Oculus wunderkind Palmer Luckey said the consumer version of Oculus Rift could retail for as little as $200. That’s a small price to pay relative to the technology’s potential, which will extend well beyond the realm of gaming. Even older folks are excited for what the Rift’s future holds, and that’s saying a lot for something so new and mysterious.
Realistically, Luckey feels the consumer version could be anywhere between $200 to $400, it just all depends on a number of factors he didn’t give too many details on. How much parts cost are an obvious factor, as is actual consumer interest. If it becomes the must-have item of 2015, perhaps Oculus will feel generous and price it at the lower end.
Although a release and price are still undecided, Luckey promised the final product will blow everyone away. That might seem like hyperbole, especially since Luckey founded the company. But we saw first-hand what the Crystal Cove prototype is capable of, and it was quite impressive. Luckey said the leap from the most recent developer kit (DK2) to the consumer version will be huge—as huge as the jump from developer kit 1 to the prototype we saw at CES.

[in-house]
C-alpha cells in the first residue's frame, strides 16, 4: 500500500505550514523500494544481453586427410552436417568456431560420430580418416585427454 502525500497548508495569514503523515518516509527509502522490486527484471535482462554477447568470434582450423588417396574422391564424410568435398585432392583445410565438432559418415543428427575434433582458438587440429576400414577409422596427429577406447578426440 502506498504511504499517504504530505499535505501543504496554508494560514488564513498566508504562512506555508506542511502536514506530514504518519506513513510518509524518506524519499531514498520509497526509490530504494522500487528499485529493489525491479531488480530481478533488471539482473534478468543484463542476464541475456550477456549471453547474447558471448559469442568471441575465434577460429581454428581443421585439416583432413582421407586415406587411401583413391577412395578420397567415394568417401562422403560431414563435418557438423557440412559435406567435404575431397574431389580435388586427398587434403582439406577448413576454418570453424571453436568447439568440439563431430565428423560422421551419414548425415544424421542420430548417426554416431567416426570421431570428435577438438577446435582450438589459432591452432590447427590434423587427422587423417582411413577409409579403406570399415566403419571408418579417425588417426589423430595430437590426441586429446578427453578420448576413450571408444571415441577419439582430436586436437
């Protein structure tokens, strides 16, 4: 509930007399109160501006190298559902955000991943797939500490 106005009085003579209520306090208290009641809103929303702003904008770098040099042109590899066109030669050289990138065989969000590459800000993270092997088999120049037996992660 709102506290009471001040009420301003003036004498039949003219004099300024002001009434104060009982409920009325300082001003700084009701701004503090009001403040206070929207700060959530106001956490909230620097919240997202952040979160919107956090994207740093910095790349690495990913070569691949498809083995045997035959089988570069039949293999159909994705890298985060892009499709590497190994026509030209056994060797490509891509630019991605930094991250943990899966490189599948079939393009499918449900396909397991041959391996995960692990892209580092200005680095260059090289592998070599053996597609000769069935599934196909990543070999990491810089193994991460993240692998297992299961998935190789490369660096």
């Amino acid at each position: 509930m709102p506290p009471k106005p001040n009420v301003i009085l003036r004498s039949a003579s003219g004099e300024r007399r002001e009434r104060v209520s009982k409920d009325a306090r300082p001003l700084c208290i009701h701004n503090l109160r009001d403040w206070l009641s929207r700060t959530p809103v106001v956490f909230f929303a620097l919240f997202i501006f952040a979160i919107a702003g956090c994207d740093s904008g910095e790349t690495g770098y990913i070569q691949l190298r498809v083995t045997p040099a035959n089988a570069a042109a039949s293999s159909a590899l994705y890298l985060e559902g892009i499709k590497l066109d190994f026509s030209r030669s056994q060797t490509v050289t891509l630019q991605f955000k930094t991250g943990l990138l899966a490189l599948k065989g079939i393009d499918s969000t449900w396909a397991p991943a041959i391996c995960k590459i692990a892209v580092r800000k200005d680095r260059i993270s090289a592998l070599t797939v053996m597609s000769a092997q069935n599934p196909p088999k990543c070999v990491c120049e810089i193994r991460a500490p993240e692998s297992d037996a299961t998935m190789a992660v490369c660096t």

Apparently Oculus has plans to increase the screen resolution even more, up from the 1080p in the developer version. Screen resolution was always a big obstacle in Rift’s early days, but we already know that there have been some major improvements thanks to one major phone maker. Luckey doesn’t elaborate too much more, only to say that the device will be much smaller and lighter than existing prototypes.
Samsung recently jumped into VR with the help of Oculus, so it’s likely we’ll see something that looks similar when the consumer version of Rift launches. Maybe we’ll see the final version break cover at CES early next year.